"If you're going to panic, do it fast and beat the crowd." ~ Jesse Livermore

Thursday, December 6, 2012

The Hollowing Out of America

The Hollowing Out of America | The Nation: " . . . And yet the pit exists. It goes by the name of “austerity.” However, it didn’t just appear in time for the last election season or the lame-duck session of Congress to follow. It was dug more than a generation ago, and has been getting wider and deeper ever since. Millions of people have long made it their home. “Debtpocalypse” is merely the latest installment in a tragic, forty-year story of the dispossession of American working people. Think of it as the archeology of decline, or a tale of two worlds. As a long generation of austerity politics hollowed out the heartland, the quants and traders and financial wizards of Wall Street gobbled up ever more of the nation's resources. It was another Great Migration—instead of people, though, trillions of dollars were being sucked out of industrial America and turned into “financial instruments” and new, exotic forms of wealth. If blue-collar Americans were the particular victims here, then high finance is what consumed them. Now, it promises to consume the rest of us. . . ."

Morgan Stanley’s Doom Scenario: Major Recession in 2013 - US Business News - CNBC: "Morgan Stanley isn’t alone in warning about a recession next year. Noted bear, Nouriel Roubini warned on Monday that certain key developments would exacerbate the downside risks to global growth in 2013. “Until now, the recessionary fiscal drag has been concentrated in the euro zone periphery and the U.K.. But now it is permeating the euro zone’s core,” Roubini wrote. “And in the U.S., even if President Barack Obama and the Republicans in Congress agree on a budget plan that avoids the looming “fiscal cliff,” spending cuts and tax increases will invariably lead to some drag on growth in 2013 – at least 1 percent of GDP.” (Read More: Faber Prepare for Massive Market Meltdown) Roubini said the rally in global markets that begun in July was now running out of steam as global growth slows and valuations look stretched."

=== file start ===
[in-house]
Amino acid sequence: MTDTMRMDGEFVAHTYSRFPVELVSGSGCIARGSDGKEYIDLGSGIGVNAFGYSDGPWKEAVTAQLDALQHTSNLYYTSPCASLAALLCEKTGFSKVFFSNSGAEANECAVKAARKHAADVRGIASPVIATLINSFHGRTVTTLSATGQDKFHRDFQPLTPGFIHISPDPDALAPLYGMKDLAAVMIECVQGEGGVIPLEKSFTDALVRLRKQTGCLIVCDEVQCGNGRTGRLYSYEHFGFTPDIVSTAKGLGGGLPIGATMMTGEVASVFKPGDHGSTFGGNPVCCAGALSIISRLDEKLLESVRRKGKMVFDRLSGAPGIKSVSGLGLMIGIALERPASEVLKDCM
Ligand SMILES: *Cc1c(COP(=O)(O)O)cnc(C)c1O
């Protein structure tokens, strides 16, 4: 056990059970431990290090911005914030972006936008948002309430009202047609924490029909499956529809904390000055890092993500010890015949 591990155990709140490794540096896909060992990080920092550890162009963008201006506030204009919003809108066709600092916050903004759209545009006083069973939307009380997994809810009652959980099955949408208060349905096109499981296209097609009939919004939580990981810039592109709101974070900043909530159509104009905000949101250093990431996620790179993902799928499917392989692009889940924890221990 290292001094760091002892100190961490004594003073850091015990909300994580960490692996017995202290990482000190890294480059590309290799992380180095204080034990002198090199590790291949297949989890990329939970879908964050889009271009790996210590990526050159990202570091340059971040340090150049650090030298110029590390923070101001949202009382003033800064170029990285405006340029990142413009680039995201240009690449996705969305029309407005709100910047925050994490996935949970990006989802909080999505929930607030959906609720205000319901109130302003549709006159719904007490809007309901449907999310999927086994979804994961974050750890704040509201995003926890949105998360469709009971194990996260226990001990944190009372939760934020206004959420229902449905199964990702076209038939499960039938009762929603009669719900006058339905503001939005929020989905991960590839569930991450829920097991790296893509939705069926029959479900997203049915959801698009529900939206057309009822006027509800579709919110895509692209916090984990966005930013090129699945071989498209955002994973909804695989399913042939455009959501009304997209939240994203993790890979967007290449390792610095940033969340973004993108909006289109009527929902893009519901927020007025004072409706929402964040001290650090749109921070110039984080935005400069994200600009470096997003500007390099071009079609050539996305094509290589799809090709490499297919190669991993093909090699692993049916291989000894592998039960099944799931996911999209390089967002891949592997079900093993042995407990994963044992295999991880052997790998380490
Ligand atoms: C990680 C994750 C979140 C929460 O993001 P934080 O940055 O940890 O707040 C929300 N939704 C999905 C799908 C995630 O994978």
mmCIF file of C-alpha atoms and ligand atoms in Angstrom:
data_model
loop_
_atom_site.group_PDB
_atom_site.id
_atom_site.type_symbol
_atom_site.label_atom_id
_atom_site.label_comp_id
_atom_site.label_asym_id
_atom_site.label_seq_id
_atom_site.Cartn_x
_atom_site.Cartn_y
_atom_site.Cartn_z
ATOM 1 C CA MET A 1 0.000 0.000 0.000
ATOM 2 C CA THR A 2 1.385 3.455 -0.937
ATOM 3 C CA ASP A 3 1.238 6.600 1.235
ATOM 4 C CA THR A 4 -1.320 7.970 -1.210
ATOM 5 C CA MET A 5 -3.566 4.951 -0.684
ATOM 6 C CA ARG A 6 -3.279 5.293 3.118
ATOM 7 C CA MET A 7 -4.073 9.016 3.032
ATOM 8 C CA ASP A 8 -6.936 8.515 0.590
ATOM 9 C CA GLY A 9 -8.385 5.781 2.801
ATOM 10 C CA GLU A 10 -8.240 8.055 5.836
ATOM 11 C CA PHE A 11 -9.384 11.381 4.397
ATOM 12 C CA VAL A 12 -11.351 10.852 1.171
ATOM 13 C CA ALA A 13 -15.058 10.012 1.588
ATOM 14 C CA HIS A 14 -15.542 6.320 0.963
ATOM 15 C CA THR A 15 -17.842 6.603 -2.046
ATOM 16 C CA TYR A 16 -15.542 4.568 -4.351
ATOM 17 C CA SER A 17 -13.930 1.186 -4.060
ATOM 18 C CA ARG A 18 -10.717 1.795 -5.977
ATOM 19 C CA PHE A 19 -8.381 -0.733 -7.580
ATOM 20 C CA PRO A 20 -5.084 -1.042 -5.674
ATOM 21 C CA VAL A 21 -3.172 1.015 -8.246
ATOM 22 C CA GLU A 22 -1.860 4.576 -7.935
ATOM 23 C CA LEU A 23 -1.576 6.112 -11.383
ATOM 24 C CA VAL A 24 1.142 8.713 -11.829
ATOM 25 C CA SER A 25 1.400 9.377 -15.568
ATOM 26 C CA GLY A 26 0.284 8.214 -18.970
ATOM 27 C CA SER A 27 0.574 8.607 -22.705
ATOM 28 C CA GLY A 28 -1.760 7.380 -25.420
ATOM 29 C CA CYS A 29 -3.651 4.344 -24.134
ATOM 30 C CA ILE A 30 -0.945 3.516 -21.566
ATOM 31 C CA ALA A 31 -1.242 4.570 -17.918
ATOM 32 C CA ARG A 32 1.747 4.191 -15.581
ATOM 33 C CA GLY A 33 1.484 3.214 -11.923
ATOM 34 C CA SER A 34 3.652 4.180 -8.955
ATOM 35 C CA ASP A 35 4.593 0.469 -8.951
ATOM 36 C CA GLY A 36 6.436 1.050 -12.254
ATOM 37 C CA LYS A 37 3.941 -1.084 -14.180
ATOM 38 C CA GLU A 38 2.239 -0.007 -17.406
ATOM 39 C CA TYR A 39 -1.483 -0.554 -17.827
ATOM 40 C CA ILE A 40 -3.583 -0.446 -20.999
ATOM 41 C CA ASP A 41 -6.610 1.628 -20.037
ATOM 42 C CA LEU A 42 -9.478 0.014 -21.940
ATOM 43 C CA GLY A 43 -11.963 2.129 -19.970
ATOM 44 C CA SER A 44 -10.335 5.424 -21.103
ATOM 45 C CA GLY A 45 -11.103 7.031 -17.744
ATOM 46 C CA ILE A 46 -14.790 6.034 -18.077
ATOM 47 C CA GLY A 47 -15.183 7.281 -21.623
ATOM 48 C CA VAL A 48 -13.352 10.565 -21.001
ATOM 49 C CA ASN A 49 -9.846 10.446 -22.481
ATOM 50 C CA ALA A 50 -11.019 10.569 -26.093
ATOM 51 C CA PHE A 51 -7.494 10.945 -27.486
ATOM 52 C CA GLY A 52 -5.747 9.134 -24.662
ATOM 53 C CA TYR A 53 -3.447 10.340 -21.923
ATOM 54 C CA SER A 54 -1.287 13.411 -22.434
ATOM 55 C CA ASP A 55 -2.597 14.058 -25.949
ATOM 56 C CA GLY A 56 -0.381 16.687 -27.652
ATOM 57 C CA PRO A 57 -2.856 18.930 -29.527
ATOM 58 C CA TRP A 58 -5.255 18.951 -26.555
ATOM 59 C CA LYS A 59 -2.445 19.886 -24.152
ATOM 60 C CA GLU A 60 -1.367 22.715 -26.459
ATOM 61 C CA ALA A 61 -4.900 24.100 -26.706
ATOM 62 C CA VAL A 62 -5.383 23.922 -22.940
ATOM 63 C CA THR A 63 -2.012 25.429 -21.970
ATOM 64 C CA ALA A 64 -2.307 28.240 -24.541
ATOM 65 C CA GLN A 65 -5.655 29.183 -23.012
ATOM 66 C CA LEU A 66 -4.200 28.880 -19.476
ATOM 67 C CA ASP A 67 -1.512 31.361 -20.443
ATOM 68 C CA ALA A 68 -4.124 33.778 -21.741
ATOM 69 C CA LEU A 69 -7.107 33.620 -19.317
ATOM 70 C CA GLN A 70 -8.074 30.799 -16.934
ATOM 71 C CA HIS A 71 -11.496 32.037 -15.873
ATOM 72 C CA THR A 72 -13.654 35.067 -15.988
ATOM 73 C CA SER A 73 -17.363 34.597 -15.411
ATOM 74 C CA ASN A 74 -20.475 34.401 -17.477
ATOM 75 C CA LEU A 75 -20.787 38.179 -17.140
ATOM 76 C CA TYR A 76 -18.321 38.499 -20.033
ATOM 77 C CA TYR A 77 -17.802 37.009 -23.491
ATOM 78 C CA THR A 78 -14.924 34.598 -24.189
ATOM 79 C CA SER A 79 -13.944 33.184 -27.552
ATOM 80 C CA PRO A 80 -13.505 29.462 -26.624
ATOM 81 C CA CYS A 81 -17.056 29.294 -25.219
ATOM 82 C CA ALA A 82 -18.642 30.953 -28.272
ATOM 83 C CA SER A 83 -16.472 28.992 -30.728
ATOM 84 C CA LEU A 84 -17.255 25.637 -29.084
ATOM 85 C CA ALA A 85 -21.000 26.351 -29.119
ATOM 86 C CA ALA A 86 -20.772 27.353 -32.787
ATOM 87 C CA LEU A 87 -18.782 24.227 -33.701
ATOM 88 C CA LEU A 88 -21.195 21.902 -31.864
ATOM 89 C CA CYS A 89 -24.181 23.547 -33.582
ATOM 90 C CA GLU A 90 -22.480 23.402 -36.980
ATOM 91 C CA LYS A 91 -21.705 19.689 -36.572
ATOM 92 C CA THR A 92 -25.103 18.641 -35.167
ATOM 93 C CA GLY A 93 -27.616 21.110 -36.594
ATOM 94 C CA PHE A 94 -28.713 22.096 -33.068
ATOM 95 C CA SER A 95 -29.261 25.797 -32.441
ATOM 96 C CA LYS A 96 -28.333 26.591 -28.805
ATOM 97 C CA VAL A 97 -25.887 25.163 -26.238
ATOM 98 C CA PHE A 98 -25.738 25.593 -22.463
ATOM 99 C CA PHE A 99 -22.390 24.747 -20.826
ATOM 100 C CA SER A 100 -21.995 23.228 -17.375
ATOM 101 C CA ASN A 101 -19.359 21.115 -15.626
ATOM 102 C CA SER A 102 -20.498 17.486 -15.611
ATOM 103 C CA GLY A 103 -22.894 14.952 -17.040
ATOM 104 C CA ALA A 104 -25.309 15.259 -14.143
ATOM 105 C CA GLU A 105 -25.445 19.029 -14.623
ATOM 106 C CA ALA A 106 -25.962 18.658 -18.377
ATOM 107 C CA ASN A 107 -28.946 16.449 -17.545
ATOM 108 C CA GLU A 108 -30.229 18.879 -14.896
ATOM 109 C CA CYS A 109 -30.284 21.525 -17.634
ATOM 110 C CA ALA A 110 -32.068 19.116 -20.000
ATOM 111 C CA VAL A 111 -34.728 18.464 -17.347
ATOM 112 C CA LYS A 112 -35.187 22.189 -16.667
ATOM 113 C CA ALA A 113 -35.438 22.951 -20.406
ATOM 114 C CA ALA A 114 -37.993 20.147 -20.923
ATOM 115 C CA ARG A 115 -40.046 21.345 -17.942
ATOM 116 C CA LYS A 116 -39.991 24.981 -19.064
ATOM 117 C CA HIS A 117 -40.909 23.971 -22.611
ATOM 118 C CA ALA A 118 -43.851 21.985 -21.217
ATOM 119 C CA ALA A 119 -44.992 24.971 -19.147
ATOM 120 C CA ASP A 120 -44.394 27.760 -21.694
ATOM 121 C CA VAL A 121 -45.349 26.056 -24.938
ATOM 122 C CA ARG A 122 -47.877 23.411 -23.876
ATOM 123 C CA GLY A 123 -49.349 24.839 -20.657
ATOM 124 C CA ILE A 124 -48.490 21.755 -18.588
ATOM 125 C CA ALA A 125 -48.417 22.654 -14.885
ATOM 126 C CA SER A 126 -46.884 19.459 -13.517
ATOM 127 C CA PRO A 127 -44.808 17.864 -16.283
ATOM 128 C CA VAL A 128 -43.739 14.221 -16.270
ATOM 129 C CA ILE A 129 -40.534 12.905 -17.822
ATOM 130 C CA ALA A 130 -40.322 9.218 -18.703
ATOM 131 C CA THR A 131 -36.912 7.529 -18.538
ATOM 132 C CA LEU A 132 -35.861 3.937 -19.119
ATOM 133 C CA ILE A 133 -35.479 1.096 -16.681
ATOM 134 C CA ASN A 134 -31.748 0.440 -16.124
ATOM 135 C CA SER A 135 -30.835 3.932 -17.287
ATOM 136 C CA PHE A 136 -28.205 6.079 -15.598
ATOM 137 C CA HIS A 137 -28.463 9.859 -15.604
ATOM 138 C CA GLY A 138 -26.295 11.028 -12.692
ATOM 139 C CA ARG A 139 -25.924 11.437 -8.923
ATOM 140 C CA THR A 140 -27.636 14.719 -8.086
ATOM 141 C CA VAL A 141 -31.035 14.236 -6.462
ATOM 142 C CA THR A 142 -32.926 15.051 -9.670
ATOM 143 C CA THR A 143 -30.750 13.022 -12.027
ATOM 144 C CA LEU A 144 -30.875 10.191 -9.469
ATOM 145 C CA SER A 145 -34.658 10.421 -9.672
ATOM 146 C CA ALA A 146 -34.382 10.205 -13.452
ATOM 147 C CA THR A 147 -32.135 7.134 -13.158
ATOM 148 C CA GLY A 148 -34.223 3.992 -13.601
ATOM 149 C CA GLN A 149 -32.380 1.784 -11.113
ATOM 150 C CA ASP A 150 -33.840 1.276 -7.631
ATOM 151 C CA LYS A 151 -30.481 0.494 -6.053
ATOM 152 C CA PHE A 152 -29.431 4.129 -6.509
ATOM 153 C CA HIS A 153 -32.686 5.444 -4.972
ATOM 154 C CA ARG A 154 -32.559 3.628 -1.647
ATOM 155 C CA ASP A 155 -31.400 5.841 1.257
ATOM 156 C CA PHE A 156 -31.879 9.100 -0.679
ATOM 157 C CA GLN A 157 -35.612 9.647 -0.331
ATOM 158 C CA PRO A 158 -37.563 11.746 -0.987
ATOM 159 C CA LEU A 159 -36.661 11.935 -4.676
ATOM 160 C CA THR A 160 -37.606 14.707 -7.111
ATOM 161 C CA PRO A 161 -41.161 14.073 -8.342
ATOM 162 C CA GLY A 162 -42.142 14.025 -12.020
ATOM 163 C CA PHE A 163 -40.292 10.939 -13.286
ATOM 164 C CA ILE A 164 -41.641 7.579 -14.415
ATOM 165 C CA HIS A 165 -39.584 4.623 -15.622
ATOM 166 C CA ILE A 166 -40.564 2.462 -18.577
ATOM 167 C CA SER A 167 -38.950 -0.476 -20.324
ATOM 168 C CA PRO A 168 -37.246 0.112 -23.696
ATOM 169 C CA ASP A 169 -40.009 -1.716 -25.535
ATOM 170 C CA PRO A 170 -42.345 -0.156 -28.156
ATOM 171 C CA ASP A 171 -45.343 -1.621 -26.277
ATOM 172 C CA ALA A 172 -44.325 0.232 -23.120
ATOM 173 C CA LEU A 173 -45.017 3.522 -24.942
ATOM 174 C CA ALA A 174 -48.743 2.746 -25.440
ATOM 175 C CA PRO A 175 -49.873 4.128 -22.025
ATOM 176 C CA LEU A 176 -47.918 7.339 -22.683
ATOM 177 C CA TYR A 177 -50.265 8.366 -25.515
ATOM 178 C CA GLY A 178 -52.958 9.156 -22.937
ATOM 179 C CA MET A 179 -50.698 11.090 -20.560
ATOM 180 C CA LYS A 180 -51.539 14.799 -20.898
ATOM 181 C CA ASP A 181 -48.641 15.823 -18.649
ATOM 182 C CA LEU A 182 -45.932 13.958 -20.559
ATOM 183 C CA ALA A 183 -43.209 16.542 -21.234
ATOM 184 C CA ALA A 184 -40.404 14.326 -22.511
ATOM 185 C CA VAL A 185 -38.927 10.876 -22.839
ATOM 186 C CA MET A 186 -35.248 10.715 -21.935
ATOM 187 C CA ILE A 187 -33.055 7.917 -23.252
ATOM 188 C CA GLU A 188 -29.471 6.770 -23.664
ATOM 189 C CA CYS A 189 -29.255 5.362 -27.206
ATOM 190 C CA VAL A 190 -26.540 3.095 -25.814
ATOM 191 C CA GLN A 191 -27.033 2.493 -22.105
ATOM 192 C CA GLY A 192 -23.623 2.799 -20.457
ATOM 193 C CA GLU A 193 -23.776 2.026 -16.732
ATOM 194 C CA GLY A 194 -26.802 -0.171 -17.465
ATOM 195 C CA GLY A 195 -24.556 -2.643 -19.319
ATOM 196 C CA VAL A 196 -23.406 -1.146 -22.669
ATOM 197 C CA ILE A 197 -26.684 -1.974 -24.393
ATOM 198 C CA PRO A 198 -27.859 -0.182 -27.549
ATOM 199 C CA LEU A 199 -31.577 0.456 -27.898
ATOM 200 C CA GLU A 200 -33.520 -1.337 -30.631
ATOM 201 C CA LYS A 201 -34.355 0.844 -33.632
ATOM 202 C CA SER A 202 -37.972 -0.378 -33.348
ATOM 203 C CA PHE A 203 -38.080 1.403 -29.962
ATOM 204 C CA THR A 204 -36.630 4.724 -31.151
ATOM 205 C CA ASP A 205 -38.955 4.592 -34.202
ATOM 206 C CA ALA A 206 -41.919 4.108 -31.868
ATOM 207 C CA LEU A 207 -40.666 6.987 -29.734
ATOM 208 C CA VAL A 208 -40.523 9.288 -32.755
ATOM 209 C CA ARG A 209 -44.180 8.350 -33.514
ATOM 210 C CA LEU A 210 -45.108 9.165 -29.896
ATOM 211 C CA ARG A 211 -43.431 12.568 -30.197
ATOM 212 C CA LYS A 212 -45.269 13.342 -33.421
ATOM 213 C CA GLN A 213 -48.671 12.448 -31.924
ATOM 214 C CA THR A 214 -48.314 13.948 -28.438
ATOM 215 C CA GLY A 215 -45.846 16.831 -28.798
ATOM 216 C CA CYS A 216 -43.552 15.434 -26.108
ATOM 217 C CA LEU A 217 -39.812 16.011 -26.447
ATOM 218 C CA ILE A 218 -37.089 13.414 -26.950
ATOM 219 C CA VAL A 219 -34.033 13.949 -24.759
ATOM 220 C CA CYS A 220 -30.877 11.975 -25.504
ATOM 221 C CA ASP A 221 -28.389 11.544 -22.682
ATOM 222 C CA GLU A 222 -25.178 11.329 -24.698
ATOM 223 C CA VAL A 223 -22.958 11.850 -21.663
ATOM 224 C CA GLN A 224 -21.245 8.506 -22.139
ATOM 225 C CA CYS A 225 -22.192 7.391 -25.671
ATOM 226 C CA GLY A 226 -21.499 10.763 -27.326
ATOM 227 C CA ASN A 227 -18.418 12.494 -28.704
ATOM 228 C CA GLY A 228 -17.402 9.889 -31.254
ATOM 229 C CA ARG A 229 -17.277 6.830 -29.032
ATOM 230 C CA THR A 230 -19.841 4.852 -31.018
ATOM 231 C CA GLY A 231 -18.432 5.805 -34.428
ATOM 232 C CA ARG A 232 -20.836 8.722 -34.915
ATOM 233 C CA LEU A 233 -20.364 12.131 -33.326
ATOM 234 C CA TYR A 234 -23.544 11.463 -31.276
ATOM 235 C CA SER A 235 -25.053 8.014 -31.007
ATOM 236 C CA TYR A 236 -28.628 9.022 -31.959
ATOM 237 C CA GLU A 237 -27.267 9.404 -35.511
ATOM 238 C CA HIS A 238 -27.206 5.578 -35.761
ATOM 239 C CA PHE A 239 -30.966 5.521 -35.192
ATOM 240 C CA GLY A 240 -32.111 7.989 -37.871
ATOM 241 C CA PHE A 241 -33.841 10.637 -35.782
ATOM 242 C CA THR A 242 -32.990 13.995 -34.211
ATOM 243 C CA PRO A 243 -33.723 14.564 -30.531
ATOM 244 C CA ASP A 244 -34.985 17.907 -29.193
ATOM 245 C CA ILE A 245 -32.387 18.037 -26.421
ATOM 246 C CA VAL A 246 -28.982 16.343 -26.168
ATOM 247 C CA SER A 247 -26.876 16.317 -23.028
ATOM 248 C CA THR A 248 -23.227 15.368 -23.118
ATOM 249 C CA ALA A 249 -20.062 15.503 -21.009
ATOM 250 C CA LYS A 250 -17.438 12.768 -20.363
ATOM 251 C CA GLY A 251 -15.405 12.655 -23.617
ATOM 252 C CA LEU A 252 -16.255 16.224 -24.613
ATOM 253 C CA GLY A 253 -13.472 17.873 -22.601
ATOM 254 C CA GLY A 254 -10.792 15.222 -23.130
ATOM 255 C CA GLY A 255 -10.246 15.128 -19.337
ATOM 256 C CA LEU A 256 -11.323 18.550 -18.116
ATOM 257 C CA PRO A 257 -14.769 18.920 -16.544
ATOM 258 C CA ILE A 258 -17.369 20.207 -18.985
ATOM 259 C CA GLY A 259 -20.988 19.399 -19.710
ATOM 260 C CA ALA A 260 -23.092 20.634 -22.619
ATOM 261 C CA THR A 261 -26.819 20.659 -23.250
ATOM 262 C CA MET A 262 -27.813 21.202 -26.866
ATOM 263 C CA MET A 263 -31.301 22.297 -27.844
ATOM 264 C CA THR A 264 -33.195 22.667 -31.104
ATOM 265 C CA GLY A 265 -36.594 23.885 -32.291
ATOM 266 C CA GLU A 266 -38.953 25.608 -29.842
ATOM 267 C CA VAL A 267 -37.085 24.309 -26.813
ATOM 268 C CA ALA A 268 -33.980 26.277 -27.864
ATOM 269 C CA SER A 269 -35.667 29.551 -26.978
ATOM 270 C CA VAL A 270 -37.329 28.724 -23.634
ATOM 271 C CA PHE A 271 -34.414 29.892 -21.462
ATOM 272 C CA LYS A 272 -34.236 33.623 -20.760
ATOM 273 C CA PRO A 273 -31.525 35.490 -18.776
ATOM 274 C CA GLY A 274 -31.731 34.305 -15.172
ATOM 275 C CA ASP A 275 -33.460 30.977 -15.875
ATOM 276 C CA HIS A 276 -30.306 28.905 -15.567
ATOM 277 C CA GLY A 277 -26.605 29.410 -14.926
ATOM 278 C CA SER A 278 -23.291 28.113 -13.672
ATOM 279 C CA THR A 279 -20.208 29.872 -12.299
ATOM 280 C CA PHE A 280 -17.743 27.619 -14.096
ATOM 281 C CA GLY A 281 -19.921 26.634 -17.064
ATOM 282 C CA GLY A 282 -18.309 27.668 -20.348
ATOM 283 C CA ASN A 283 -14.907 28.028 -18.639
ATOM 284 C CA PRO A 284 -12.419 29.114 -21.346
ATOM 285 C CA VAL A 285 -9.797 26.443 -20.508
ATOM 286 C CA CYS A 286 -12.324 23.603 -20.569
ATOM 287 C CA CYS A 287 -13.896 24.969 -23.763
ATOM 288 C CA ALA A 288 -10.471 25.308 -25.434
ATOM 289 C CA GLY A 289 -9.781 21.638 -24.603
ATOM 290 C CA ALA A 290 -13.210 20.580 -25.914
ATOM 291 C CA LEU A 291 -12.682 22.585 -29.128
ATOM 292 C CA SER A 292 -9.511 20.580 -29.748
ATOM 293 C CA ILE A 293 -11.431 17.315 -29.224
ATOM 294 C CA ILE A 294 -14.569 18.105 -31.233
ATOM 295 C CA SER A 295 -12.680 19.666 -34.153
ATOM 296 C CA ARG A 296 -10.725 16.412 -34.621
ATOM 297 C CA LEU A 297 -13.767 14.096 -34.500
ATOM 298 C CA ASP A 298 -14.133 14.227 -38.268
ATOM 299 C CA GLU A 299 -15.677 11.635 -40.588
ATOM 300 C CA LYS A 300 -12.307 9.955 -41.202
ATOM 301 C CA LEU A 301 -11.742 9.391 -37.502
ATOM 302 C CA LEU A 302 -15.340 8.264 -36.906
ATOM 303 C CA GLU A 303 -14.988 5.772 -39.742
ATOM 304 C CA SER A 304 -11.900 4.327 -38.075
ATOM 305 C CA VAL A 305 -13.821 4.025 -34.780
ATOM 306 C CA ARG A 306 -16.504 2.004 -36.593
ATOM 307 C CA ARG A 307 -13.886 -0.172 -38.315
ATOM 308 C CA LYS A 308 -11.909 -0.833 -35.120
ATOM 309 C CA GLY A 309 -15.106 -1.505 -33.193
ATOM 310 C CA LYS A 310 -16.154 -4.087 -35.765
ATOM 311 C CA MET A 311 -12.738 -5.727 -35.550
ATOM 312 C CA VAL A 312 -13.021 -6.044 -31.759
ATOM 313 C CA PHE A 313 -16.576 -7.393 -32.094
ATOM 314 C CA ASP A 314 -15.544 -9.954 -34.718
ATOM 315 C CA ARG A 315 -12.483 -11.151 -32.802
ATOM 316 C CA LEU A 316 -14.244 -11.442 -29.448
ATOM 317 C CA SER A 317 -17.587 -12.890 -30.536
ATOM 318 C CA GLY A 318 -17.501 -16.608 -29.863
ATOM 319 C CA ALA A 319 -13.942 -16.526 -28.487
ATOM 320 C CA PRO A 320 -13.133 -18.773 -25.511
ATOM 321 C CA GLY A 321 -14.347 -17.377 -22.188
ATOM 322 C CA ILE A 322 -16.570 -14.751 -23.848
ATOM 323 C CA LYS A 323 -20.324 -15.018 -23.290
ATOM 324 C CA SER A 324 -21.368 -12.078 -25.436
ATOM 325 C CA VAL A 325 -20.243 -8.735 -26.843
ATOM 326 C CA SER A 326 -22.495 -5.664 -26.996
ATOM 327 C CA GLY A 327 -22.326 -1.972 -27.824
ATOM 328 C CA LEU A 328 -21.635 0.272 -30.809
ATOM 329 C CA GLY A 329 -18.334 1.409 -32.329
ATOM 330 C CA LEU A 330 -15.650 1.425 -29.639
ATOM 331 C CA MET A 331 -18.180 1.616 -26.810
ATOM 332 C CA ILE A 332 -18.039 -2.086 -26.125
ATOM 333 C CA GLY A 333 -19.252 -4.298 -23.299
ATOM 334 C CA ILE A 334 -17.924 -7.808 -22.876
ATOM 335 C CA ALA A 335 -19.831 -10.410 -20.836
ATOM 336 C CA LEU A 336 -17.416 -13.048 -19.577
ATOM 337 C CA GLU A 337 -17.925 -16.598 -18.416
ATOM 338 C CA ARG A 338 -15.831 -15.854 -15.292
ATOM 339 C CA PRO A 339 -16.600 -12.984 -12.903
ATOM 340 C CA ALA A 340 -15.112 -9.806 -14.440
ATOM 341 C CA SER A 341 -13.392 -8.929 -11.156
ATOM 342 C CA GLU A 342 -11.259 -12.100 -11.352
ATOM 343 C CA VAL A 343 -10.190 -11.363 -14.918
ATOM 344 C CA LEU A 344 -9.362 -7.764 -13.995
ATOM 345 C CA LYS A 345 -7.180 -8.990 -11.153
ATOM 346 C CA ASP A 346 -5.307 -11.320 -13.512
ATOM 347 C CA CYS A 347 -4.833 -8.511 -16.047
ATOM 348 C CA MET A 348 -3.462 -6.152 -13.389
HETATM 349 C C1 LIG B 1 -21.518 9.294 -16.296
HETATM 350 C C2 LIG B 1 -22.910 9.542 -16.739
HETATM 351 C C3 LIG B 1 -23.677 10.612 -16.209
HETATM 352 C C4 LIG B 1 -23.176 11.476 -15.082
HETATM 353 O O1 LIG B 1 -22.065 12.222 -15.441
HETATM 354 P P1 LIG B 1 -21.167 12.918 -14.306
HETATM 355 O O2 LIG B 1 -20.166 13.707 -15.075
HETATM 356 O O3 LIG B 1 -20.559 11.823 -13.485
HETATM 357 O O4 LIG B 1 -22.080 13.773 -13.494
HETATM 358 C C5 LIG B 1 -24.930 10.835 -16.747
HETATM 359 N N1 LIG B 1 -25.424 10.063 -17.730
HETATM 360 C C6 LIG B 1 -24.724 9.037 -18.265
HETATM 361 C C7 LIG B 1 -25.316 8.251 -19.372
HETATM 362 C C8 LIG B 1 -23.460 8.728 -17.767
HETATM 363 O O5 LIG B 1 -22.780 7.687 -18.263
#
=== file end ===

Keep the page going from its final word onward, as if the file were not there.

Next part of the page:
Bernanke's Easy Money Death Spiral | The Economy | Minyanville's Wall Street: "Last week, I argued from a lender’s perspective that contrary to Bernanke’s assertion, QE was impeding the extension of credit by raising interest rate risk. This week, I argued from the CEO perspective that QE is impeding capital investment by raising cost of capital volatility risk. Despite compelling evidence that monetary policy is inhibiting the capital allocation process, Bernanke continues to argue as he did last week for further accommodation. The irony is that, if I am correct, the more easy money we get, and the longer it will take to build a sustainable recovery, which will forever prevent Bernanke from ever normalizing interest rates. We are just stuck in this never-ending easy money death spiral that only the market can end. And that probably doesn’t end well."